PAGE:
The launch of a project of a free trade area (FTA) gathering ten Pacific Rim countries1 was announced on November 12, in conjunction with the Forum of the Asia-Pacific Economic Cooperation (APEC). Representing over 500 million consumers, 35 percent of global GDP and a third of international trade, the “Trans-Pacific Partnership” would thus become the world’s largest FTA.
While the objective of the negotiations is to eliminate customs duties and other trade barriers for industrial and agricultural goods, the Canadian farmers are afraid that the supply management system implemented over thirty years ago is threatened, in spite of the Government’s assurances. In fact, several nations involved in the talks have a very negative view of the agricultural policy conducted by Canada. Moreover, a recent study by the Canadian Council of Chief Executives considers that the country will be forced to abandon the system, if it wants to be taken seriously in the talks.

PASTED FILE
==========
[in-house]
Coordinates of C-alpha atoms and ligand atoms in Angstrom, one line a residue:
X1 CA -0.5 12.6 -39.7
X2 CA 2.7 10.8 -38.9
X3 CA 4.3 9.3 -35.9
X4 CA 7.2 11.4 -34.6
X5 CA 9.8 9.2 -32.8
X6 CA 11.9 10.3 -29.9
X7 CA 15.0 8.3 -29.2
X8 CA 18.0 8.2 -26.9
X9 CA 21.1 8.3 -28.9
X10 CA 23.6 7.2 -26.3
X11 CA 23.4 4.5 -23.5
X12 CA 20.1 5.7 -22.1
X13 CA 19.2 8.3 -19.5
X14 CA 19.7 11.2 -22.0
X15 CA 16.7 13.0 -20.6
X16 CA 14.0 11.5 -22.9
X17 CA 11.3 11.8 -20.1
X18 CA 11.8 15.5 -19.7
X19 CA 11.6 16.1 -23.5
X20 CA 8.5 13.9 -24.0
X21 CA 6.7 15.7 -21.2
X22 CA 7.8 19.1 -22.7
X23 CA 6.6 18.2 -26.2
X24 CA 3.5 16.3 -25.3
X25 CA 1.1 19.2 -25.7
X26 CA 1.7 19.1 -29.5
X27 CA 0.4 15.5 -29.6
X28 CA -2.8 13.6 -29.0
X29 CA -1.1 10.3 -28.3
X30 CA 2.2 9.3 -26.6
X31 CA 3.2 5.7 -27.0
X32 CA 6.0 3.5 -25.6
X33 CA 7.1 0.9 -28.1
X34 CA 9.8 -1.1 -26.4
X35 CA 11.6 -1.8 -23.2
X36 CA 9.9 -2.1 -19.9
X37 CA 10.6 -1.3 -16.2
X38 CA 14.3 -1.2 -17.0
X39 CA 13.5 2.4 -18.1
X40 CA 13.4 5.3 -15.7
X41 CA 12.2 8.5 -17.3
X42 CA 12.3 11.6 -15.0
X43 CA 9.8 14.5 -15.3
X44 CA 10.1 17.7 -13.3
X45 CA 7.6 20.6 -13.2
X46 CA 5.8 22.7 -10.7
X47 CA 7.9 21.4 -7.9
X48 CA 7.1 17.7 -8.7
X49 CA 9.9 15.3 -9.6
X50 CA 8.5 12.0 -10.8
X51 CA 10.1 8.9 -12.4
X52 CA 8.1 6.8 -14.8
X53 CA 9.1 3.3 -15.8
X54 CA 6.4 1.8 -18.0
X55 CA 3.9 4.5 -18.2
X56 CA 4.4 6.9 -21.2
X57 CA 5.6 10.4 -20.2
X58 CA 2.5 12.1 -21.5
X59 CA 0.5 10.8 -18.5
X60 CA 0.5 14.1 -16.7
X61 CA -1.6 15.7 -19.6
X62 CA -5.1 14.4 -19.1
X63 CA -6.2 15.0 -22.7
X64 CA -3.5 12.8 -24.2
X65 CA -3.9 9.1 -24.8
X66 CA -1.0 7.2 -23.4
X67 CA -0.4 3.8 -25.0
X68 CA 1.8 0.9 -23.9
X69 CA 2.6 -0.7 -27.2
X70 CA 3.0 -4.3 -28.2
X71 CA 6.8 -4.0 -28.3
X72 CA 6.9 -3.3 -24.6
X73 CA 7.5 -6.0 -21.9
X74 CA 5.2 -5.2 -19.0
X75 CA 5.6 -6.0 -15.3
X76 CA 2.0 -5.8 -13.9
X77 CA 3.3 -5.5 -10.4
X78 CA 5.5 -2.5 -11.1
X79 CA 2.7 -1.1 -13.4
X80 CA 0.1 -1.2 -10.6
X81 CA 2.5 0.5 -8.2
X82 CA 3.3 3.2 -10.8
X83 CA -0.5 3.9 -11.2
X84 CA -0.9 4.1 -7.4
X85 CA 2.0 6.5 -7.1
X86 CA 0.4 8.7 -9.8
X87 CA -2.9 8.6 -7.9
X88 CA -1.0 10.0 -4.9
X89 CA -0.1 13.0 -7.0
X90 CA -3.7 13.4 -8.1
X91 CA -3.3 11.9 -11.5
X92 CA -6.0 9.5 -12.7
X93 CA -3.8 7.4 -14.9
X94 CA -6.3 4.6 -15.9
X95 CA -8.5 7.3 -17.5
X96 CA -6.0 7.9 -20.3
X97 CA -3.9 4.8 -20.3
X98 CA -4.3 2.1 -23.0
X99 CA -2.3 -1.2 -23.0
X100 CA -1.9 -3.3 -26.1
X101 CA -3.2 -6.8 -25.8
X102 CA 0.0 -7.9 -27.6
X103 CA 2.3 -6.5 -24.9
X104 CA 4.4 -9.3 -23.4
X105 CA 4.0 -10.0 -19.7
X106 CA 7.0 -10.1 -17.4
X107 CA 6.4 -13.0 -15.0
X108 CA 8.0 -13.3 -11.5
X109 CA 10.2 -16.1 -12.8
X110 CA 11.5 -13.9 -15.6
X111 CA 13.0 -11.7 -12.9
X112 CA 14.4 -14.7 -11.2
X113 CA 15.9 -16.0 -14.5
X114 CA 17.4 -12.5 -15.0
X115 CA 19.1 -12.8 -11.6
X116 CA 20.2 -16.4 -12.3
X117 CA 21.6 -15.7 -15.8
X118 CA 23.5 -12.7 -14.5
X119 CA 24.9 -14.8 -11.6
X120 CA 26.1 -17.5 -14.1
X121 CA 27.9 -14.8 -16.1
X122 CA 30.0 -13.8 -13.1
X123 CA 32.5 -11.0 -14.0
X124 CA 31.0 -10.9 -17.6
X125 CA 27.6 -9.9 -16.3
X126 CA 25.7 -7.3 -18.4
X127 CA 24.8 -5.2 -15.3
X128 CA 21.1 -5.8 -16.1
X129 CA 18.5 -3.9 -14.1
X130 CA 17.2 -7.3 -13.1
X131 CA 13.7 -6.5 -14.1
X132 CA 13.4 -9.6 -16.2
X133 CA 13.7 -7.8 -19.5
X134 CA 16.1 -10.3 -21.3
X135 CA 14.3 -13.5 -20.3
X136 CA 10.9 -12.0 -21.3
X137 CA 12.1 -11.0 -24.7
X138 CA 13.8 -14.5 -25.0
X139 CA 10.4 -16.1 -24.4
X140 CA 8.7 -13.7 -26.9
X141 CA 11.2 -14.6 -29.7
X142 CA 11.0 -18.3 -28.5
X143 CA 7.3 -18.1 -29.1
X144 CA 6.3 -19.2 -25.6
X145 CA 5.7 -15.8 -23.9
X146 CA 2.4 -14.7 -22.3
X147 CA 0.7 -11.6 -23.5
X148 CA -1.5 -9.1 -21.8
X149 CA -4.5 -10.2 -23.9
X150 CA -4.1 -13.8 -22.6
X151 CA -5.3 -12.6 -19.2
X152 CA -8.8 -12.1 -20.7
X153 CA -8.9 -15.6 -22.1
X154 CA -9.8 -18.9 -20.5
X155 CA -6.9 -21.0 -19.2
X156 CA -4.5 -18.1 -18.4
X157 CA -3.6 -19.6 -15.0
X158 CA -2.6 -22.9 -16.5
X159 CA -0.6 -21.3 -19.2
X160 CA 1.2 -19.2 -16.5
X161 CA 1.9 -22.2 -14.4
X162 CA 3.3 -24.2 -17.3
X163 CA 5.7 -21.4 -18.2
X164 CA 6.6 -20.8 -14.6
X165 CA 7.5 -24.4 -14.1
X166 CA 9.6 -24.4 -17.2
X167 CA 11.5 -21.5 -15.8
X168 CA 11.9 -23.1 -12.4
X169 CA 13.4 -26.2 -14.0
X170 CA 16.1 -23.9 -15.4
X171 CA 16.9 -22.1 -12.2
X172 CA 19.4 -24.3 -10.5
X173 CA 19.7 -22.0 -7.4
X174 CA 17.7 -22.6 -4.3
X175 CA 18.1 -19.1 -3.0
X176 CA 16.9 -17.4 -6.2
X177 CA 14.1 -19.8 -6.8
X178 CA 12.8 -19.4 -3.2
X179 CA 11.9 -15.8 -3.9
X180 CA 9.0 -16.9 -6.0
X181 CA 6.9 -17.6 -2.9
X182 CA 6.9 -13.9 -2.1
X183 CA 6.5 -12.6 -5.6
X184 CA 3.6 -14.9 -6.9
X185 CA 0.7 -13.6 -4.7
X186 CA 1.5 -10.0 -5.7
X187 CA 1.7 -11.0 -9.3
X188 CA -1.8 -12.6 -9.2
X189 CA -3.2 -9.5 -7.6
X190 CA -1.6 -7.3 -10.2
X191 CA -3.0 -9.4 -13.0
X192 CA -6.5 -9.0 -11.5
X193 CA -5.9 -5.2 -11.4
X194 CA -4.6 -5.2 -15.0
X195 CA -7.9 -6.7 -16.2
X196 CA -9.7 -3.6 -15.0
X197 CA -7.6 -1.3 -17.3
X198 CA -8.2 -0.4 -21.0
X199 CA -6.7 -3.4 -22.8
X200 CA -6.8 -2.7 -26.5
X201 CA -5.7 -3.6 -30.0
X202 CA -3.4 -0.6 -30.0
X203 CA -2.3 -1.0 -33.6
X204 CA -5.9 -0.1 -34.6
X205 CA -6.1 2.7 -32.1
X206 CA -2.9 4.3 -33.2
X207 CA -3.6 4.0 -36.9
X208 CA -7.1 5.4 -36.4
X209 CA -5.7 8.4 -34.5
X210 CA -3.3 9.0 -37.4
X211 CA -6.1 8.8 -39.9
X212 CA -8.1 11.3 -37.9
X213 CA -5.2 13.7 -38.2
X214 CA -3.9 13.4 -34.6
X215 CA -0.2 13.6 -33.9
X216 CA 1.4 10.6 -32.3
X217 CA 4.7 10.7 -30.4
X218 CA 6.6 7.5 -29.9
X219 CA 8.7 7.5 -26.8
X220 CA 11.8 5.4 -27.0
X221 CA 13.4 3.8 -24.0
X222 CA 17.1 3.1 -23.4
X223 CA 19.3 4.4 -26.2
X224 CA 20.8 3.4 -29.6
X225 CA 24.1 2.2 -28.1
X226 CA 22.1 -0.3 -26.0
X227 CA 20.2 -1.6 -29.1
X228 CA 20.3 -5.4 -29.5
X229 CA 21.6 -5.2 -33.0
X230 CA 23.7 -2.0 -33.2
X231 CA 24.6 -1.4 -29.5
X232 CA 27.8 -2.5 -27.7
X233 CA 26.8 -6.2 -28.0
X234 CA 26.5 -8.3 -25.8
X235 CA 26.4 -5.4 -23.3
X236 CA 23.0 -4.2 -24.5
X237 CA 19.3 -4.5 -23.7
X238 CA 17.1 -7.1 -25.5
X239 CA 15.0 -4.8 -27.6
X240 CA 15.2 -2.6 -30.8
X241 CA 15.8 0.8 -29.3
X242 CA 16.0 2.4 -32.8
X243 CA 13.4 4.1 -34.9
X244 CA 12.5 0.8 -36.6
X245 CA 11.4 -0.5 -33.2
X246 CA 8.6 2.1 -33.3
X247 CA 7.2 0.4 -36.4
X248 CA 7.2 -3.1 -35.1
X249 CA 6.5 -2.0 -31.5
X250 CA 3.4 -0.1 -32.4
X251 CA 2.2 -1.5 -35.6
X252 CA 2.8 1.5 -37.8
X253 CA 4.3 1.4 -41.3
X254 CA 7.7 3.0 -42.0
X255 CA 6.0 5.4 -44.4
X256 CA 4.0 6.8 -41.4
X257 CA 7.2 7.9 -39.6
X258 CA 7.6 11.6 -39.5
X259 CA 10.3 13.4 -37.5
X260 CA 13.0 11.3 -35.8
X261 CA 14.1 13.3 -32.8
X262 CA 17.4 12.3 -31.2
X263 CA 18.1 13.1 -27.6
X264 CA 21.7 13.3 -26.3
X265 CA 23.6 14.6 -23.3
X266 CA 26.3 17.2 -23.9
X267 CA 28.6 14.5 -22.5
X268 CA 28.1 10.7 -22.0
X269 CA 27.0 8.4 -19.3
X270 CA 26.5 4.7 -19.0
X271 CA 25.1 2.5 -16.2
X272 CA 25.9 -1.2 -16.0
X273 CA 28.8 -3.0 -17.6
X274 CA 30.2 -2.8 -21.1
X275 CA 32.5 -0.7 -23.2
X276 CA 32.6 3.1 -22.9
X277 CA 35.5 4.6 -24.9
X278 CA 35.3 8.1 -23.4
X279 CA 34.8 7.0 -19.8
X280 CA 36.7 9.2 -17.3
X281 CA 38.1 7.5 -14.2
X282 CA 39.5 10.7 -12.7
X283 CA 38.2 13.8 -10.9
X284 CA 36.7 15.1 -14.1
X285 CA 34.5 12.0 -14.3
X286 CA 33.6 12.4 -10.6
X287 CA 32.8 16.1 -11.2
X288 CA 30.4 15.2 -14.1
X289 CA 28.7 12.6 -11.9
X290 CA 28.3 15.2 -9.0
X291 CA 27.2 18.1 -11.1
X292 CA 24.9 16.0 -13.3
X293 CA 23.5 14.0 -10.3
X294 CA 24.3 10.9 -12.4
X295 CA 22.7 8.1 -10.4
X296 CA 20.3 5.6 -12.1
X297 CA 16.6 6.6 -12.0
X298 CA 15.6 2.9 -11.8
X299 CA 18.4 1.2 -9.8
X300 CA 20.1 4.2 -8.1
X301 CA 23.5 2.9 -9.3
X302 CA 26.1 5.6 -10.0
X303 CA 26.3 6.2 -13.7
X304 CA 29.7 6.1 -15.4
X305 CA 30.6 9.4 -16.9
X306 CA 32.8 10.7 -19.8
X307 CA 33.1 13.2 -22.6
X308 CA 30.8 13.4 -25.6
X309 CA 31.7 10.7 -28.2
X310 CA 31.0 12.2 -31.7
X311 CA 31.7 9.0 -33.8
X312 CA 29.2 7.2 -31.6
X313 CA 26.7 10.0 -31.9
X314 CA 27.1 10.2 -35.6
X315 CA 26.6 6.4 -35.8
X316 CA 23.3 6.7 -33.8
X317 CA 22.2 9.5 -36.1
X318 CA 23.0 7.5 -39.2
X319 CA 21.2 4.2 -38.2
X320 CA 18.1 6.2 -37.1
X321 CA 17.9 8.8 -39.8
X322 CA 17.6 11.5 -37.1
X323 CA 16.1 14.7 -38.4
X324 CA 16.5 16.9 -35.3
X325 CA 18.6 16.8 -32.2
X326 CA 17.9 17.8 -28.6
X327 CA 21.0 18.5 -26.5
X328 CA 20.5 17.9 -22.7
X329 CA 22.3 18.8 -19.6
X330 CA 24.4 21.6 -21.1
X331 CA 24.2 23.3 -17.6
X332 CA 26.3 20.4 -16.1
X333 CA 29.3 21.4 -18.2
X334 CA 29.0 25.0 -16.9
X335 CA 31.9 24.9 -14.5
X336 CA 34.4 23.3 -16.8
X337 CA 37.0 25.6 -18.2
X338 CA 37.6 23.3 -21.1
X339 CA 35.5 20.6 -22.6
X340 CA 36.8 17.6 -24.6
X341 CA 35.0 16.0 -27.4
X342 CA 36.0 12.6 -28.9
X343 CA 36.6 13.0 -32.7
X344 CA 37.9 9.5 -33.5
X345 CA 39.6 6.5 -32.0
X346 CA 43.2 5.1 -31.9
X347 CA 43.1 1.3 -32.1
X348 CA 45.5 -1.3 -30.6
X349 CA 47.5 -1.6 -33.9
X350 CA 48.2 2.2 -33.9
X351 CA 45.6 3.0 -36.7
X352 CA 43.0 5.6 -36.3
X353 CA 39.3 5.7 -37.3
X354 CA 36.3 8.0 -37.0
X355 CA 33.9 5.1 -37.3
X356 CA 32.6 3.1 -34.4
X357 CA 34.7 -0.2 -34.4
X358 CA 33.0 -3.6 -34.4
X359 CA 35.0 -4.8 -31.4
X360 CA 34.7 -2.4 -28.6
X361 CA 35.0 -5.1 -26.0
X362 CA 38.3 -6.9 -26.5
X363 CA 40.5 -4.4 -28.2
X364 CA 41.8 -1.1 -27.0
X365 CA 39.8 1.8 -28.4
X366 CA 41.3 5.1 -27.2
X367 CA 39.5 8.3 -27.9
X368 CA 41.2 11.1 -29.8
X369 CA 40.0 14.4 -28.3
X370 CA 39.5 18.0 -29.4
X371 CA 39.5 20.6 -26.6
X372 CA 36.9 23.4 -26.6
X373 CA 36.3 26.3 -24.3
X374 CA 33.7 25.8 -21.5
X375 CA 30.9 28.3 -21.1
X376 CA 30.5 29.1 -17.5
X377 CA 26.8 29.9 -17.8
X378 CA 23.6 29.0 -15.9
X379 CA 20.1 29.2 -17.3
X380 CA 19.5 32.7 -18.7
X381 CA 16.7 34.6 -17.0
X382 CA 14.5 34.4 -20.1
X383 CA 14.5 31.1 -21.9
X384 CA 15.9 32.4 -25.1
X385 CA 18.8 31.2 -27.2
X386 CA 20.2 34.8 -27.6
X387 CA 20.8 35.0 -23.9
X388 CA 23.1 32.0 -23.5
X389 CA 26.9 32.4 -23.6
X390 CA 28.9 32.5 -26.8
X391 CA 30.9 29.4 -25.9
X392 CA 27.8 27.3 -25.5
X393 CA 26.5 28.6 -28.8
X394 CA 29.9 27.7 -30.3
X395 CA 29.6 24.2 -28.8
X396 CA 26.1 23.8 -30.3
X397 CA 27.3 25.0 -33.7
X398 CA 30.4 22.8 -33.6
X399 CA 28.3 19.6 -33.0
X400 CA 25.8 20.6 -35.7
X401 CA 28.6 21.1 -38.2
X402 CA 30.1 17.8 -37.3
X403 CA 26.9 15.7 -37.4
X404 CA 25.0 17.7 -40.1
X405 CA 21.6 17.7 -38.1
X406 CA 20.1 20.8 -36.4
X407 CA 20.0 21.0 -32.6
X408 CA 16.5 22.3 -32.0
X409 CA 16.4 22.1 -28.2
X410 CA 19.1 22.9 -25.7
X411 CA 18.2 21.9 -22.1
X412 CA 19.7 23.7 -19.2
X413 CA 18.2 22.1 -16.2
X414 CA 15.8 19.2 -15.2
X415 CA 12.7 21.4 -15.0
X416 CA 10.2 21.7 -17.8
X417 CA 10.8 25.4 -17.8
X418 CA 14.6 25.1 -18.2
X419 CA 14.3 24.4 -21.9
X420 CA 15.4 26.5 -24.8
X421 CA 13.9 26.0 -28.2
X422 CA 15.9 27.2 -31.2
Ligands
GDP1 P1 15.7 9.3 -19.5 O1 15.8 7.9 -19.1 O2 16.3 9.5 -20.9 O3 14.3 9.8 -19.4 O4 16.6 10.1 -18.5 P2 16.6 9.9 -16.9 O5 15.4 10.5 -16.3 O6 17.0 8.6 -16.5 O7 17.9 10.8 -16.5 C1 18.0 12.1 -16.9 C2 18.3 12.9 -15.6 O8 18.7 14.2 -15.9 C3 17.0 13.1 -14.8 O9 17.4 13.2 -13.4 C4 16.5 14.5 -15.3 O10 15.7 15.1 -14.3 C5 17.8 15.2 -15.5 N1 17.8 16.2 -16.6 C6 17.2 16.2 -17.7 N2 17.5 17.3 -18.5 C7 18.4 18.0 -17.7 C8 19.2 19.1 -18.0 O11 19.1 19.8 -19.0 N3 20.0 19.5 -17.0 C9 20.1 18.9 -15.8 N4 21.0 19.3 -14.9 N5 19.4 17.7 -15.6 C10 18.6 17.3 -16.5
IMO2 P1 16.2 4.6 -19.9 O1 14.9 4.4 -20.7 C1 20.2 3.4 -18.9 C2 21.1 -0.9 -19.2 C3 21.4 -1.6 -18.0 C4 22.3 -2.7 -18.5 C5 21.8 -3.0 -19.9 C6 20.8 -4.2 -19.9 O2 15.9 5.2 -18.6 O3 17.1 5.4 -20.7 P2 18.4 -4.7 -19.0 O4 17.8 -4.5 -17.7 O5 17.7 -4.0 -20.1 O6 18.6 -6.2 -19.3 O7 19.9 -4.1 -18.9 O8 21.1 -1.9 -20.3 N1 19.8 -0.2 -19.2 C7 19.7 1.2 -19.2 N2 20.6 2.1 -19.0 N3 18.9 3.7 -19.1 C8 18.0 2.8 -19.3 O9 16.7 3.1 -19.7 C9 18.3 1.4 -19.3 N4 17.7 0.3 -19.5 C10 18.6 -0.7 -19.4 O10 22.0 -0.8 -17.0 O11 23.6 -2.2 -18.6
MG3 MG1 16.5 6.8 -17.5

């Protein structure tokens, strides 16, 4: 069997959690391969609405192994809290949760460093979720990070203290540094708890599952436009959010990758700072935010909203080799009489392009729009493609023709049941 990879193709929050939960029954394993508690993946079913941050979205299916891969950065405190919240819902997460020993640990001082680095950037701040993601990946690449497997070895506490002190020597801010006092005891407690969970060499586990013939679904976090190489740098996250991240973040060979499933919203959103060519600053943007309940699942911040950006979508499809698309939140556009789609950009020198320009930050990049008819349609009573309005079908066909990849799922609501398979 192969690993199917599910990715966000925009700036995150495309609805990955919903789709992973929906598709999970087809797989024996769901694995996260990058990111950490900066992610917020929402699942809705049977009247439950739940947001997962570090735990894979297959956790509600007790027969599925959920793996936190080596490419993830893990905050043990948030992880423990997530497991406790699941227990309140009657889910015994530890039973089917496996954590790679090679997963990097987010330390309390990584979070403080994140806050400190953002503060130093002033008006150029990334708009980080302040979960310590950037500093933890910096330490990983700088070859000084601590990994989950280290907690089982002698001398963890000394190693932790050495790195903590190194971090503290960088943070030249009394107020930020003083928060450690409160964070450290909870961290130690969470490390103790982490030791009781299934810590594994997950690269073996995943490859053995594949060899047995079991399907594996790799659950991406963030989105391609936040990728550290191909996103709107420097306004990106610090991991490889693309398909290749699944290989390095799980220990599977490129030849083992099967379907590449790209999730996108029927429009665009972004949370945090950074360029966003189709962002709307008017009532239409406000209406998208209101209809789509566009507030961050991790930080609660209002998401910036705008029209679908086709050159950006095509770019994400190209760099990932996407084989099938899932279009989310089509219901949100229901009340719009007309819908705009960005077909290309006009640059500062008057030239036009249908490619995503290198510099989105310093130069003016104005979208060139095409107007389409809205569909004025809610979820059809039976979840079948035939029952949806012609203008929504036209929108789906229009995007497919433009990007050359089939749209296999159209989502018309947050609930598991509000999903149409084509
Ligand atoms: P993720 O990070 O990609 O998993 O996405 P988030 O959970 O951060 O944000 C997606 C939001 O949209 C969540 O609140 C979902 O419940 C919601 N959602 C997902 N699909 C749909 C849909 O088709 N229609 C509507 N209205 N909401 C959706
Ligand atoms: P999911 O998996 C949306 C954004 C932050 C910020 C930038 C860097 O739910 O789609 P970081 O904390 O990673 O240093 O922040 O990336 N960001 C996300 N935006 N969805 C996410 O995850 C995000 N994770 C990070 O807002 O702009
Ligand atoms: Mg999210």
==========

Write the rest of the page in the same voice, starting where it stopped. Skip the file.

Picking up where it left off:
Consequently, Canada could soon find itself in the same situation as India did during the latest WTO talks on the special safeguard mechanism, and could be forced to decide on the end of regulatory system in order to benefit from more advanced regional integration. Yet, the past few years have shown that, faced with the consequences of the unfettered regulation of agricultural markets, the Canadian system has proved its effectiveness to limit agricultural price hyper-volatility2.
As shown by the repeated failures of the WTO talks on similar issues, is it not time to break with the rationale that states that, to integrate an FTA, a State must dismantle the regulatory mechanisms that correct market shortcomings, while unfettered liberalization only aggravates imbalances?
1 Australia, Brunei, Chile, Malaysia, New Zealand, Peru, Singapore, Vietnam, Japan and Canada.
2 Please see momagri June 13, 2011 article “Supply Management in Canada” at: http://www.momagri.org/UK/personal-accounts/Supply-management-in-Canada_932.html